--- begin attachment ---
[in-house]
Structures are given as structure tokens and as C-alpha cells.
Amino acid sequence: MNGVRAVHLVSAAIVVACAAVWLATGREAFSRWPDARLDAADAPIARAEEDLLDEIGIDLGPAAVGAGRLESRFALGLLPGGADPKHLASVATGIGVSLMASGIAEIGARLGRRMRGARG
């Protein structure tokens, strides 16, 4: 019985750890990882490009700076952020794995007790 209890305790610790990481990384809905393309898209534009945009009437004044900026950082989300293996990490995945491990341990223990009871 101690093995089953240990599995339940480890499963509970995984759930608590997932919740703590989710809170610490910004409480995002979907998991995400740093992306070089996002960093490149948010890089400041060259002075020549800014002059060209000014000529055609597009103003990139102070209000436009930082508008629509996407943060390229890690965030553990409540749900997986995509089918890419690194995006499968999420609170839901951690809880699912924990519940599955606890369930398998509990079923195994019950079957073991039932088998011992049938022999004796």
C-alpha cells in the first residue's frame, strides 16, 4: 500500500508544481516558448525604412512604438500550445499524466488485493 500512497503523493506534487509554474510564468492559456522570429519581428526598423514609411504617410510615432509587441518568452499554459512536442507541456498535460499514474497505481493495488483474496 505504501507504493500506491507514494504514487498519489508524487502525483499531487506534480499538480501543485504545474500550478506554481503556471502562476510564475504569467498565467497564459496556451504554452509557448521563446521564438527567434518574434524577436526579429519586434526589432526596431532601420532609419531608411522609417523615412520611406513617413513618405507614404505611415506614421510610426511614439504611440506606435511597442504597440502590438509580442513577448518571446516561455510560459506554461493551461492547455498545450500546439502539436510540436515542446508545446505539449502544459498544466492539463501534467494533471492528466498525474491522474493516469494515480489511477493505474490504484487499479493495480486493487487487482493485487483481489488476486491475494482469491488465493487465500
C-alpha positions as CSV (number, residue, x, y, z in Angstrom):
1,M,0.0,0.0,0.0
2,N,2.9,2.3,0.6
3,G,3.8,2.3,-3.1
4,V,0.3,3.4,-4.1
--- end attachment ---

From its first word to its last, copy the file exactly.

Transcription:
[in-house]
Structures are given as structure tokens and as C-alpha cells.
Amino acid sequence: MNGVRAVHLVSAAIVVACAAVWLATGREAFSRWPDARLDAADAPIARAEEDLLDEIGIDLGPAAVGAGRLESRFALGLLPGGADPKHLASVATGIGVSLMASGIAEIGARLGRRMRGARG
């Protein structure tokens, strides 16, 4: 019985750890990882490009700076952020794995007790 209890305790610790990481990384809905393309898209534009945009009437004044900026950082989300293996990490995945491990341990223990009871 101690093995089953240990599995339940480890499963509970995984759930608590997932919740703590989710809170610490910004409480995002979907998991995400740093992306070089996002960093490149948010890089400041060259002075020549800014002059060209000014000529055609597009103003990139102070209000436009930082508008629509996407943060390229890690965030553990409540749900997986995509089918890419690194995006499968999420609170839901951690809880699912924990519940599955606890369930398998509990079923195994019950079957073991039932088998011992049938022999004796």
C-alpha cells in the first residue's frame, strides 16, 4: 500500500508544481516558448525604412512604438500550445499524466488485493 500512497503523493506534487509554474510564468492559456522570429519581428526598423514609411504617410510615432509587441518568452499554459512536442507541456498535460499514474497505481493495488483474496 505504501507504493500506491507514494504514487498519489508524487502525483499531487506534480499538480501543485504545474500550478506554481503556471502562476510564475504569467498565467497564459496556451504554452509557448521563446521564438527567434518574434524577436526579429519586434526589432526596431532601420532609419531608411522609417523615412520611406513617413513618405507614404505611415506614421510610426511614439504611440506606435511597442504597440502590438509580442513577448518571446516561455510560459506554461493551461492547455498545450500546439502539436510540436515542446508545446505539449502544459498544466492539463501534467494533471492528466498525474491522474493516469494515480489511477493505474490504484487499479493495480486493487487487482493485487483481489488476486491475494482469491488465493487465500
C-alpha positions as CSV (number, residue, x, y, z in Angstrom):
1,M,0.0,0.0,0.0
2,N,2.9,2.3,0.6
3,G,3.8,2.3,-3.1
4,V,0.3,3.4,-4.1